How to Trade the Bank of England Interest Rate Decision
04/09/2009 12:01 am EST
The Bank of England is widely expected to hold the benchmark interest rate steady at the record-low of 0.50% in an effort to steer the economy out of a deepening recession, and may reinforce its opposition for another stimulus package even as the downturn in the global economy intensifies.Trading the News: Bank of England Rate Decision
Time of release: 04/09/2009 11:00 GMT, 07:00 EST
Primary Pair Impact: GBP/USD
March 2009 Bank of England Rate Decision
The Bank of England voted unanimously to slash the benchmark interest rate by another 50bp to a record-low of 0.50%, and pledged to purchase as much as GBP75 billion of government and corporate debt in an effort to steer the economy out of a deepening recession. Moreover, BoE governor Mervyn King said that the interest rate in the UK is "very unlikely" to fall lower from its current level as the board adopts quantitative easing to stimulate the ailing economy, and went onto say that "the inflation target provides a natural guide" for monetary policy going forward. Nevertheless, as the BoE concludes its easing cycle, long-term expectations for higher rates could boost demands for the British pound over the near-term, however, as the economic docket continues to reinforce a dour outlook for growth and inflation, fundamental headwinds are likely to weigh on the exchange rate as the economic downturn in the region intensifies.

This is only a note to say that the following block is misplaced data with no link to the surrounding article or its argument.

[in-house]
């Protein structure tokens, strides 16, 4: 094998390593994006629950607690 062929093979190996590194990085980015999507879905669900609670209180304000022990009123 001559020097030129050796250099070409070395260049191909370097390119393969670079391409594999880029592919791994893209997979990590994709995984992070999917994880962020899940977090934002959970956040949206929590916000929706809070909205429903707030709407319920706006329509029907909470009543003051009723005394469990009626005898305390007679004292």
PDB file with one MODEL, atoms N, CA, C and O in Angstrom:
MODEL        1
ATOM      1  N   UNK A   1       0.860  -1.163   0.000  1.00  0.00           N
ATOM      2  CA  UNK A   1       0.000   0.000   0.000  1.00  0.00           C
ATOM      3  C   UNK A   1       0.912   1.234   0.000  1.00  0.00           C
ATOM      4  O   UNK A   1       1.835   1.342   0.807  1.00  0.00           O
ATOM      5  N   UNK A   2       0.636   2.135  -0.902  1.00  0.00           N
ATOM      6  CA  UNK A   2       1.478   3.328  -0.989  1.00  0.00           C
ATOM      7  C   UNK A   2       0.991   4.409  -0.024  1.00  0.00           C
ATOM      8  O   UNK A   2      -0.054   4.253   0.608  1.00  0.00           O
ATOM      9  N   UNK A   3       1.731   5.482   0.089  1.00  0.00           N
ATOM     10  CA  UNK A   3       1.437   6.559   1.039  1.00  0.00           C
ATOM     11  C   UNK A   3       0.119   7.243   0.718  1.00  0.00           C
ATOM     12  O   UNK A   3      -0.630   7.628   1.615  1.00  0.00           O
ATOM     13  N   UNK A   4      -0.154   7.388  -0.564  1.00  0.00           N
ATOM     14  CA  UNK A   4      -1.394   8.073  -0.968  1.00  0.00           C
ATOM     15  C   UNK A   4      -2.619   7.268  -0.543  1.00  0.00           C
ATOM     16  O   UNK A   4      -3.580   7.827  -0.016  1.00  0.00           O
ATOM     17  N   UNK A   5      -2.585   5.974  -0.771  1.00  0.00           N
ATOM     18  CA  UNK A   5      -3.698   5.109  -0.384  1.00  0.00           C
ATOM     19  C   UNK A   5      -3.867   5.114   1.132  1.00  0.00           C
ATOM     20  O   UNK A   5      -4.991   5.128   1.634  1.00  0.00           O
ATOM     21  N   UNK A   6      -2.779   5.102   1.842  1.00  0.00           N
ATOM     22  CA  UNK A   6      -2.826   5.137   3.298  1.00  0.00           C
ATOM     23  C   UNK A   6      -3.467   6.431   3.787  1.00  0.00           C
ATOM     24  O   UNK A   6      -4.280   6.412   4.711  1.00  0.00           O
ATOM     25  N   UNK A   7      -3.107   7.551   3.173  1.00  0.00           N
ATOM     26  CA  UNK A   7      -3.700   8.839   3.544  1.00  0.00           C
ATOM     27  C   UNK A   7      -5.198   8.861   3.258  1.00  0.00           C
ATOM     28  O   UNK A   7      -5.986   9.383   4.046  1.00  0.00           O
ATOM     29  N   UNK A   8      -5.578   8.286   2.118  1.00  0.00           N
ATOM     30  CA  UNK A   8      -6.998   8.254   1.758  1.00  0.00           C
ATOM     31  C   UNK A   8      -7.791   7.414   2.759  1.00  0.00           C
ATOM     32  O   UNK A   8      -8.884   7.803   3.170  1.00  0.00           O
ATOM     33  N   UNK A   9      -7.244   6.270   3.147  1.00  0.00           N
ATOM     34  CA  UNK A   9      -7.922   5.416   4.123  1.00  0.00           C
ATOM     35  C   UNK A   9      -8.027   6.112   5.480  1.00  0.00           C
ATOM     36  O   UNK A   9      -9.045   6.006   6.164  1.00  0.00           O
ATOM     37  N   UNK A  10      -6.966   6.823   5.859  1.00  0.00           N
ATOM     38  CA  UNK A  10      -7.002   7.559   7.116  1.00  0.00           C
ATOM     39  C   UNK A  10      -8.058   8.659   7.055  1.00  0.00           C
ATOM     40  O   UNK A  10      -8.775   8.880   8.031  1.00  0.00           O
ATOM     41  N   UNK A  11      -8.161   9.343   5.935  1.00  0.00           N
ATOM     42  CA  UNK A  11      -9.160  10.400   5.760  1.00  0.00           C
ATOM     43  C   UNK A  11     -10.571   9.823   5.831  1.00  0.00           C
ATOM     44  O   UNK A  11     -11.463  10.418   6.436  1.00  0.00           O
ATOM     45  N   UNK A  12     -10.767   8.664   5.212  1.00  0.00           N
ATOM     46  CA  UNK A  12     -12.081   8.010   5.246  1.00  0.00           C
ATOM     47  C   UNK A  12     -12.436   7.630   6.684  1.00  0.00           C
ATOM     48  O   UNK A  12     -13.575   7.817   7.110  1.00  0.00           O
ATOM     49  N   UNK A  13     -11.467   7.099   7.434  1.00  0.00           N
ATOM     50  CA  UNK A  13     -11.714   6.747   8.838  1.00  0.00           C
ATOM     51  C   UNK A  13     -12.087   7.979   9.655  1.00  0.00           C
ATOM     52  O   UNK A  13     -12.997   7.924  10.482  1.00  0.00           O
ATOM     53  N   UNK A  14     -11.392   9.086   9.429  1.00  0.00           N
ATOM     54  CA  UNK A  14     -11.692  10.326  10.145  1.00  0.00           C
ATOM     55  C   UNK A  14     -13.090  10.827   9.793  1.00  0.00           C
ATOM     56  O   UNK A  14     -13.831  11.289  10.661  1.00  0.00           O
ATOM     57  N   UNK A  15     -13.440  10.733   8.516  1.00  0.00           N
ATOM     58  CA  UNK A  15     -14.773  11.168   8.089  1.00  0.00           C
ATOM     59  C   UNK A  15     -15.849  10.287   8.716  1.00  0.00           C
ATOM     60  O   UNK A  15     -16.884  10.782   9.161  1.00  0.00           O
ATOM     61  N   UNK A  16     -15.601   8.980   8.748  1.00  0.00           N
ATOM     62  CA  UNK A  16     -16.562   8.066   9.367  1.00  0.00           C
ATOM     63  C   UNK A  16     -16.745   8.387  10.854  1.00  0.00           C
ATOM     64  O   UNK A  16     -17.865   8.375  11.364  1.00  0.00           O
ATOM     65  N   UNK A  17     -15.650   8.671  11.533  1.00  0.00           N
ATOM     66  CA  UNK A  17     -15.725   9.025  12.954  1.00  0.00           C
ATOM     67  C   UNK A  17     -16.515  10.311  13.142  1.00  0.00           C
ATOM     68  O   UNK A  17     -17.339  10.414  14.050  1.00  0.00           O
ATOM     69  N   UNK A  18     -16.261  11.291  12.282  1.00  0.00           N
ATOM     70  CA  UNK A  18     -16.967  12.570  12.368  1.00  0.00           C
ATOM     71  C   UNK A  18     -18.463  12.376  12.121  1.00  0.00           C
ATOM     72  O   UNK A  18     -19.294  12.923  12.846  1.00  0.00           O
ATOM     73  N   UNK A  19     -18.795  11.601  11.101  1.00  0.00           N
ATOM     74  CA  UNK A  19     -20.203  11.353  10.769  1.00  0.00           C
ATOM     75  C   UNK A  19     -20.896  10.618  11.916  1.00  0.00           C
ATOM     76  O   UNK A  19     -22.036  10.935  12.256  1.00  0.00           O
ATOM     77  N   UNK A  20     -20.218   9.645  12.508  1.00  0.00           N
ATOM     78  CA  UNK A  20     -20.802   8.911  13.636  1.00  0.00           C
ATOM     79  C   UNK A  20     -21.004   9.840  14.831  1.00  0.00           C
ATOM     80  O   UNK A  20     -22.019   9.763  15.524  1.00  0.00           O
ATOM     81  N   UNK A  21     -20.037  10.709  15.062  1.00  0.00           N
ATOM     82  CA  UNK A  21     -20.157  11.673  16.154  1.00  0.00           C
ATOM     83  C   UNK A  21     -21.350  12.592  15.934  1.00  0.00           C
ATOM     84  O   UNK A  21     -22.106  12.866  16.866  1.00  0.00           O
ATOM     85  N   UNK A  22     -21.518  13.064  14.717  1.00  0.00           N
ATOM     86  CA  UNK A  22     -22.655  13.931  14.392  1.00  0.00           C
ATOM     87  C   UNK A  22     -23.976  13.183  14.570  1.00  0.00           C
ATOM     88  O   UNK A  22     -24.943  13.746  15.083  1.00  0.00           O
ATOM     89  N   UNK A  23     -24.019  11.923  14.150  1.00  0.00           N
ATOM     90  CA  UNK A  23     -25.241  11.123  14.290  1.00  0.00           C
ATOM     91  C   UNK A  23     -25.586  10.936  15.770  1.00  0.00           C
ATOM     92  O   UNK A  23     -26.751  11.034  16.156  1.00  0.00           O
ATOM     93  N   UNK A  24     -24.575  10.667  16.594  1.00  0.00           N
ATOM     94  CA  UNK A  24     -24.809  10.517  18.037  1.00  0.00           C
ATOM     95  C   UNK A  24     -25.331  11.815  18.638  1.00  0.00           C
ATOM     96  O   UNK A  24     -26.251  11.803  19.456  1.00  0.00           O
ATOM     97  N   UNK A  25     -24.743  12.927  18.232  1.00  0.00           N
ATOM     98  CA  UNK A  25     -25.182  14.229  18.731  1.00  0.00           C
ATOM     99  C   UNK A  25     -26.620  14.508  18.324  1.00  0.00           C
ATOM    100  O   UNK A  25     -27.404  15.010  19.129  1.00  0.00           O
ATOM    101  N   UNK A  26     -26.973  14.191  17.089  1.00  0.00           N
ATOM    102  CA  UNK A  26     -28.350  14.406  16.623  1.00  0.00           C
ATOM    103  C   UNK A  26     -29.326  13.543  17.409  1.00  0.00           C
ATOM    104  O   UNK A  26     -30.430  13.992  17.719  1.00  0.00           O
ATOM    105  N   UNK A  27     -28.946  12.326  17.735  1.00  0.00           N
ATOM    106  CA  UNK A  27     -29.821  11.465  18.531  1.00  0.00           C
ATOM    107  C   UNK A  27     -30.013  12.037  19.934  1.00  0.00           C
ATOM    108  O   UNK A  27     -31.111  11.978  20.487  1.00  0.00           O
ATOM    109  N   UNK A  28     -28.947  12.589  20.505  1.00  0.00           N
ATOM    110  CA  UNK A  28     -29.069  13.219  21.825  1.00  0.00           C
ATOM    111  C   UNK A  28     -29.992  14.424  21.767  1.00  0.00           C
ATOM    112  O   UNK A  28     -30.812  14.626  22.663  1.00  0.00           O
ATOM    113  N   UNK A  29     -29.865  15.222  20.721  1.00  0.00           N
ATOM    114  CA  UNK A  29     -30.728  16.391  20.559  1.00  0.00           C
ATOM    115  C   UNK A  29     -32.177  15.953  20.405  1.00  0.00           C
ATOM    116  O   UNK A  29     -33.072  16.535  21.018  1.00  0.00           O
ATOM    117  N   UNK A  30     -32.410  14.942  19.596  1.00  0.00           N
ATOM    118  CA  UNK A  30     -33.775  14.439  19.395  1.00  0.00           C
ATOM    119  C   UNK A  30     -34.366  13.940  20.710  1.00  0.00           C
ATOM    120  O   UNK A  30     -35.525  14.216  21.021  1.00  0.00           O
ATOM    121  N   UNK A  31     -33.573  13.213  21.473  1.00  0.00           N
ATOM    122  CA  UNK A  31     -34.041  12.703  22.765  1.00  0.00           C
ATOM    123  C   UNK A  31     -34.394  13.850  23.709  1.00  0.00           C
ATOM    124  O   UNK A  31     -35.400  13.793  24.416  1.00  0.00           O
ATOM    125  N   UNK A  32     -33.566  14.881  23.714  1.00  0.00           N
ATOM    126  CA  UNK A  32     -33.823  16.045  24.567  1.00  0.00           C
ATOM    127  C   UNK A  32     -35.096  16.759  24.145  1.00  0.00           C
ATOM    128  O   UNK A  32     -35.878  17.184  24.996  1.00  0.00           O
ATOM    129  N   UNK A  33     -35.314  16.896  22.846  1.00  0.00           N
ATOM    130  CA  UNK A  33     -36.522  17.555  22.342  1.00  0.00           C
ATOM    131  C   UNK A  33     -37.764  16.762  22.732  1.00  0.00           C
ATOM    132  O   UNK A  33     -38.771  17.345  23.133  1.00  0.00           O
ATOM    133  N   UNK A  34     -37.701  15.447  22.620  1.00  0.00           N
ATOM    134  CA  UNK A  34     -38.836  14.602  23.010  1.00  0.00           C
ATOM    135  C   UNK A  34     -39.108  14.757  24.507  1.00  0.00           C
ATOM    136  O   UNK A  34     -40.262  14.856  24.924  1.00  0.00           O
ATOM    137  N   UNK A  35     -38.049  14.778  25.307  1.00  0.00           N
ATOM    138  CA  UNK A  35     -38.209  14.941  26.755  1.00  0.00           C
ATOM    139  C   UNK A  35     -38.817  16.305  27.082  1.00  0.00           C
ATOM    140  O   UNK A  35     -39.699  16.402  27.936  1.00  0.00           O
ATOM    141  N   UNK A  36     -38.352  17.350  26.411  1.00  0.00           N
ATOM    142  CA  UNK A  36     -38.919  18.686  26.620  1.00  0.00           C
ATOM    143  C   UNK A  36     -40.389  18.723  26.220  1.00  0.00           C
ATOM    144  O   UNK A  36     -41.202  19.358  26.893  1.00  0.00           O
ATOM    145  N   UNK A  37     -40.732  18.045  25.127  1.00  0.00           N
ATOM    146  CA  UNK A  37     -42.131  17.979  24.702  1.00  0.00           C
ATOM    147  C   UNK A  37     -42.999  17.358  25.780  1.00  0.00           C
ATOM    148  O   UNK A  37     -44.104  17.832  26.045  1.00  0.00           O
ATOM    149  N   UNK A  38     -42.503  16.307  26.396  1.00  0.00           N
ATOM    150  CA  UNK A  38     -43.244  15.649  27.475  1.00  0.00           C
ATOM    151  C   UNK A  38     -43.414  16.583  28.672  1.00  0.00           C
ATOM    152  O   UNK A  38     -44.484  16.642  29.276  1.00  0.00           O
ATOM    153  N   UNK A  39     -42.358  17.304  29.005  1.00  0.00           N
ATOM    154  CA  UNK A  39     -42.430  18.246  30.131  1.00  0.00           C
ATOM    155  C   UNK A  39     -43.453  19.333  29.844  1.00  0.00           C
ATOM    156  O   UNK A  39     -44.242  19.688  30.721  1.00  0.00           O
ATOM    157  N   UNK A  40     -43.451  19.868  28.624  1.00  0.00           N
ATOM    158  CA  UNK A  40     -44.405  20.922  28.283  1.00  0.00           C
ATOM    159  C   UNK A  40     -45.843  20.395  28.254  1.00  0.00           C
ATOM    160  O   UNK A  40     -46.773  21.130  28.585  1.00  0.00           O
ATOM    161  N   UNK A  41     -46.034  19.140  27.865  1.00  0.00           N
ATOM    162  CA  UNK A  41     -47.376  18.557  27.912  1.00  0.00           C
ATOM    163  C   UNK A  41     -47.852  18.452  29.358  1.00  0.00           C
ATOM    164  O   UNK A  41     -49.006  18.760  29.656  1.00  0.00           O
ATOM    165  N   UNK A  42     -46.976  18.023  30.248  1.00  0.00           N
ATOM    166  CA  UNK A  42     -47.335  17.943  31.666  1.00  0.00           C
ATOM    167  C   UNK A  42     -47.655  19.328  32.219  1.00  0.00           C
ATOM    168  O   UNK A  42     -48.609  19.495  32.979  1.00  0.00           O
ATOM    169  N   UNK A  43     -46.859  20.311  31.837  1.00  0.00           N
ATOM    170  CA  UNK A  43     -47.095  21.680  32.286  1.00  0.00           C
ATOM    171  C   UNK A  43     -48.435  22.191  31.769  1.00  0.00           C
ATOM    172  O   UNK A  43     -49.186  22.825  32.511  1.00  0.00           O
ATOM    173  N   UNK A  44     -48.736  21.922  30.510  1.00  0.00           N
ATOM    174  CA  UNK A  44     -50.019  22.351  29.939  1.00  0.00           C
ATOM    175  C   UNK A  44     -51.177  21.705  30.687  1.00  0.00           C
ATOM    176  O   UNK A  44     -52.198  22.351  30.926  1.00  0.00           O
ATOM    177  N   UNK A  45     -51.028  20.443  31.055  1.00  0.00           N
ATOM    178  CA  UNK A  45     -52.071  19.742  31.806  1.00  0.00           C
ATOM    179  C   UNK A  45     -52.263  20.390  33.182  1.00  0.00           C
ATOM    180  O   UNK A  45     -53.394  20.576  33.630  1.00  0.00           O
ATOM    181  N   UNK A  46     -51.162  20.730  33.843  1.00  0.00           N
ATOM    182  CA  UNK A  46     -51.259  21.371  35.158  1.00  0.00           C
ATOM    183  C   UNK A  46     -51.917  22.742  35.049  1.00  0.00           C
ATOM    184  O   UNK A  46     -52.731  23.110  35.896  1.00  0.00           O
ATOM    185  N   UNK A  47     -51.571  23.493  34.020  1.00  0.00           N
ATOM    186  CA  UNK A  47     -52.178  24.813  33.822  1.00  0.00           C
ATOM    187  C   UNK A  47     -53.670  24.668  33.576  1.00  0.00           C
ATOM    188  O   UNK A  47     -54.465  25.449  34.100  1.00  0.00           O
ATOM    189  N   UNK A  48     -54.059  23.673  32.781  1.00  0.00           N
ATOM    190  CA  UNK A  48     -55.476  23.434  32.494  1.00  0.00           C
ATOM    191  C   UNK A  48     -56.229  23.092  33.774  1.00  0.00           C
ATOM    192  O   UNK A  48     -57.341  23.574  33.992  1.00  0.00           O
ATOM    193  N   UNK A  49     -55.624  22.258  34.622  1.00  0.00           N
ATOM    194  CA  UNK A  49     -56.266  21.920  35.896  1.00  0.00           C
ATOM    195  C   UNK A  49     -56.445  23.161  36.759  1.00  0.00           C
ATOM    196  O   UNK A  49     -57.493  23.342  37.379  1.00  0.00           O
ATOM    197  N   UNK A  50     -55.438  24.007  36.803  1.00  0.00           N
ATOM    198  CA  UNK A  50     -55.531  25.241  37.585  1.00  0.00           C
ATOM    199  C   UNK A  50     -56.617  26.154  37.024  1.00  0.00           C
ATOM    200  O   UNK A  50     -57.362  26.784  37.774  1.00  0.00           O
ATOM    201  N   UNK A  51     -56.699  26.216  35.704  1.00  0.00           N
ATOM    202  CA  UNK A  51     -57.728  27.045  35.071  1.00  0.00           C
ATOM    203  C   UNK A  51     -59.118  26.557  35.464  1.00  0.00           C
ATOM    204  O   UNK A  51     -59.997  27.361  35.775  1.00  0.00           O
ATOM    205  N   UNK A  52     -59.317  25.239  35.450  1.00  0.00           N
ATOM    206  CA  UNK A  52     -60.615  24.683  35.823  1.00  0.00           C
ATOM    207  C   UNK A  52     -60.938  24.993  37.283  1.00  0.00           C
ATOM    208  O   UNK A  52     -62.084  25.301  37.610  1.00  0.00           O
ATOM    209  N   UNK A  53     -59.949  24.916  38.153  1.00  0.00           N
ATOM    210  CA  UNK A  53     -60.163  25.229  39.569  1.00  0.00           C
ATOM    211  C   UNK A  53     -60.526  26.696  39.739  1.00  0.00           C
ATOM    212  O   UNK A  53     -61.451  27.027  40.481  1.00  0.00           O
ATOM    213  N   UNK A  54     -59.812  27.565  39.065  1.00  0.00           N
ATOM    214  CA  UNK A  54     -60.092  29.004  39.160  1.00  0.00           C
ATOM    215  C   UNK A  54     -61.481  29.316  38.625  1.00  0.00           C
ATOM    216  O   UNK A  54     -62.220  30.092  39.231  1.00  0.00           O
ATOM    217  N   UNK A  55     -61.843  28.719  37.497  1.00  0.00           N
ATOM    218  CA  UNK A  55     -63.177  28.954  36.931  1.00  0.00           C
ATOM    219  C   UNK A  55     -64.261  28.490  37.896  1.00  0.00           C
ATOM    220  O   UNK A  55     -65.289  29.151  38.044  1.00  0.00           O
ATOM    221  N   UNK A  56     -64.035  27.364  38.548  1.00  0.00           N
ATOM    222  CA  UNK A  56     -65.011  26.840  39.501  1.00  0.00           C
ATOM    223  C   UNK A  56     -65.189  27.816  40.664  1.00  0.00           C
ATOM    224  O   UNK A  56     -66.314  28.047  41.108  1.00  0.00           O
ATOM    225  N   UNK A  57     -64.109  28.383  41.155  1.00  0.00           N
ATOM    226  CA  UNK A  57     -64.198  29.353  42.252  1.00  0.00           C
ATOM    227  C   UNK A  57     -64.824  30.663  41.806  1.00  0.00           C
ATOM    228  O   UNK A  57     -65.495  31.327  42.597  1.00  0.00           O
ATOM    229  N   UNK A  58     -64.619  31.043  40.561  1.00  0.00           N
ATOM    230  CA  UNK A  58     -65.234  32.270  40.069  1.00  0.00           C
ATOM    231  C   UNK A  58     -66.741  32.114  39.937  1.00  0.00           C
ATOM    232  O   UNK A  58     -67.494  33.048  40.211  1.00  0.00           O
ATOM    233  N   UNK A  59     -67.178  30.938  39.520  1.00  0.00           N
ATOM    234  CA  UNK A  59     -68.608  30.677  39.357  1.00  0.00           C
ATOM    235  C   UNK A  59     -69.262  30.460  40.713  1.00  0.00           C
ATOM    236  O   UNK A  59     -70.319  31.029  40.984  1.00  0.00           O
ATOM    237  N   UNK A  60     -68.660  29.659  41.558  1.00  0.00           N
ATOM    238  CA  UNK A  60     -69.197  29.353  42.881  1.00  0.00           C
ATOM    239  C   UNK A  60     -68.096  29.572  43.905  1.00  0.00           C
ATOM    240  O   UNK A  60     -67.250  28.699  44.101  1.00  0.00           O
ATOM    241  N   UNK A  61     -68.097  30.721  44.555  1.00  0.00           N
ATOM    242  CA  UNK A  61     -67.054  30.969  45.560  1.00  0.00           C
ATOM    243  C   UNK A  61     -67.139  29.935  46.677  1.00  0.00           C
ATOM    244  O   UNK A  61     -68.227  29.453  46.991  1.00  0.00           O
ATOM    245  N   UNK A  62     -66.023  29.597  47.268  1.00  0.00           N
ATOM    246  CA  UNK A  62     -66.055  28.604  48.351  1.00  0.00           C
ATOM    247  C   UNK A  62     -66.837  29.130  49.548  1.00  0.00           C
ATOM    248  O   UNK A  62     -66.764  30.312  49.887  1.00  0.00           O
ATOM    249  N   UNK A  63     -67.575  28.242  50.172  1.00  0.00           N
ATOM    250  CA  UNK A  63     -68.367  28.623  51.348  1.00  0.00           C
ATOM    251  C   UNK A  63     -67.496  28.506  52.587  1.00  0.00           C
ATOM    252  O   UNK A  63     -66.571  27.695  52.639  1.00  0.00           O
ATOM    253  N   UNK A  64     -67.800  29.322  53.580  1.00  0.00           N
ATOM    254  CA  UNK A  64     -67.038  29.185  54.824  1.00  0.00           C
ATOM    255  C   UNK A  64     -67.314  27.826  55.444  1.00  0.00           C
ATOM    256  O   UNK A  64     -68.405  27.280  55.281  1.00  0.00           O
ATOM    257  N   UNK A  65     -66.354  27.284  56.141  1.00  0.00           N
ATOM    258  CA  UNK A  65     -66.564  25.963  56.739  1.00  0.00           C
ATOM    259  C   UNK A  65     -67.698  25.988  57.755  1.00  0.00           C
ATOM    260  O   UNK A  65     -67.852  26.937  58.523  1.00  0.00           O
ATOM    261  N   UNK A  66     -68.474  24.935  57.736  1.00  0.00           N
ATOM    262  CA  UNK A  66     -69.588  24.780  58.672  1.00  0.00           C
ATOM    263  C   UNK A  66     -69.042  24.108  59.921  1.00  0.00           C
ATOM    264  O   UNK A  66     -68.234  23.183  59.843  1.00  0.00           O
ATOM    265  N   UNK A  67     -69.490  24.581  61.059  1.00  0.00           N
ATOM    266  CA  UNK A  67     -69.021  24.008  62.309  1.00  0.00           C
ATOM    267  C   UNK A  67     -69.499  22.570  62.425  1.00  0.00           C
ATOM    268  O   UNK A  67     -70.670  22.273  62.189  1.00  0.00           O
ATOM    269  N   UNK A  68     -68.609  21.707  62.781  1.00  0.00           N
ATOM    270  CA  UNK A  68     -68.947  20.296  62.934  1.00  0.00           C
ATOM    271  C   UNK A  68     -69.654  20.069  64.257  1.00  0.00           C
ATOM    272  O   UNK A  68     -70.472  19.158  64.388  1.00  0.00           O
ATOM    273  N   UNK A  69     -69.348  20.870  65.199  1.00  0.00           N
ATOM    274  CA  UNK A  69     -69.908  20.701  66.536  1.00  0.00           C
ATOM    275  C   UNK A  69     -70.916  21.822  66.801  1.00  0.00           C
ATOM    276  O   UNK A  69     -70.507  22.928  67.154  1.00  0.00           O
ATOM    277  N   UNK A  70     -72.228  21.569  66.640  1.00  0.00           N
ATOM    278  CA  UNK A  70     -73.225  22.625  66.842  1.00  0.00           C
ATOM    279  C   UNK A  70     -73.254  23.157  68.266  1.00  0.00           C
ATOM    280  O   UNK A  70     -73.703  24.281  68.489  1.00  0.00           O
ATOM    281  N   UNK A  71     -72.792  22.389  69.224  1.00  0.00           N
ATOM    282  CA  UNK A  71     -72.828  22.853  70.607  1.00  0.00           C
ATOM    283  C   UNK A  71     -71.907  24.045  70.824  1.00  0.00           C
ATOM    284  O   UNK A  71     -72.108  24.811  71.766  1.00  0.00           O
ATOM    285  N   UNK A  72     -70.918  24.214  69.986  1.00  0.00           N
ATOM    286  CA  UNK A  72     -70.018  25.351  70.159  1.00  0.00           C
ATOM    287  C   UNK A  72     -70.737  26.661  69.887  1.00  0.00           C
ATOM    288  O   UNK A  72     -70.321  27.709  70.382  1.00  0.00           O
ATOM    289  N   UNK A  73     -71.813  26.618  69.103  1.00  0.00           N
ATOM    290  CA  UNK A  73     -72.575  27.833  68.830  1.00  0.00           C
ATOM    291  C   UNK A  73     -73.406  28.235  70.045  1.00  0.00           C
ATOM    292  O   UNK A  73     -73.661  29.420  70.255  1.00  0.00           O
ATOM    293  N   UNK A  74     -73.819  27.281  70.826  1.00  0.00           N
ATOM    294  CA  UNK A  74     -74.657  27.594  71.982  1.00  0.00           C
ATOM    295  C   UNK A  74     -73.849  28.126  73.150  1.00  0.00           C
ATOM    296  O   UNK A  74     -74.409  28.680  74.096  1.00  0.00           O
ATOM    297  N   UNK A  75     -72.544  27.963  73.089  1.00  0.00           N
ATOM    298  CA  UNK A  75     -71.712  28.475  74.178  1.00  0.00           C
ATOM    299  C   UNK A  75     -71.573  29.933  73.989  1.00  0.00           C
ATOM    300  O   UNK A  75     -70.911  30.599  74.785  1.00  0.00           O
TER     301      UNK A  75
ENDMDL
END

February 2009 Bank of England Rate Decision
BoE governor Mervyn King and company lowered the key interest rate by 50bp to 1.00%, which is the lowest level since the central bank was founded in 1694, to overcome David Blanchflower's plea for a 100bp rate. Meanwhile, the central bank stated that the MPC "Would need to use alternative policy measures" to stimulate the economy as the interest rate falls close to zero, and is likely to adopt quantitative easing over the near term in order to manage monetary policy going forward. As the outlook for growth and inflation deteriorate, the BoE is expected to take unprecedented measures to shore up the economy, however, as Mr. Blanchflower expects the economic downturn to worsen "significantly" during the year, the comments certainly underscore the dire state of the economy, and conditions are likely to get worse as turmoil in the banking sector intensifies.
What to Look for Before the Release
MoneyShow.com readers who also have access to market depth information via the FXCM Active Trader Platform may use it to gauge the potency of the economic data release as well as to shed some light on the market's directional bias. Increasing volume ahead of the announcement will telegraph likely follow through behind whatever move is to materialize, while an imbalance in available liquidity on the bid versus the offer side of the market will tell us the direction major institutions are likely favoring ahead of the announcement.
If we see substantially deeper available liquidity on the bid side of the market, this tells us that major price providers in the market are looking to buy the GBP against the US dollar. Considering that close to 60% of all FX market volume is cleared through just six top banks, we see it prudent to be on the same side of the trade as major institutions and will favor a bullish bias on GBP/USD ahead of the data release.
If we see substantially deeper available liquidity on the offer side of the market, this tells us that major price providers in the market are looking to sell the GBP against the US dollar. Considering that close to 60% of all FX market volume is cleared through just six top banks, we see it prudent to be on the same side of the trade as major institutions and will favor a bearish bias on GBP/USD ahead of the data release.
MORE: How to Trade This Event Risk |pagebreak|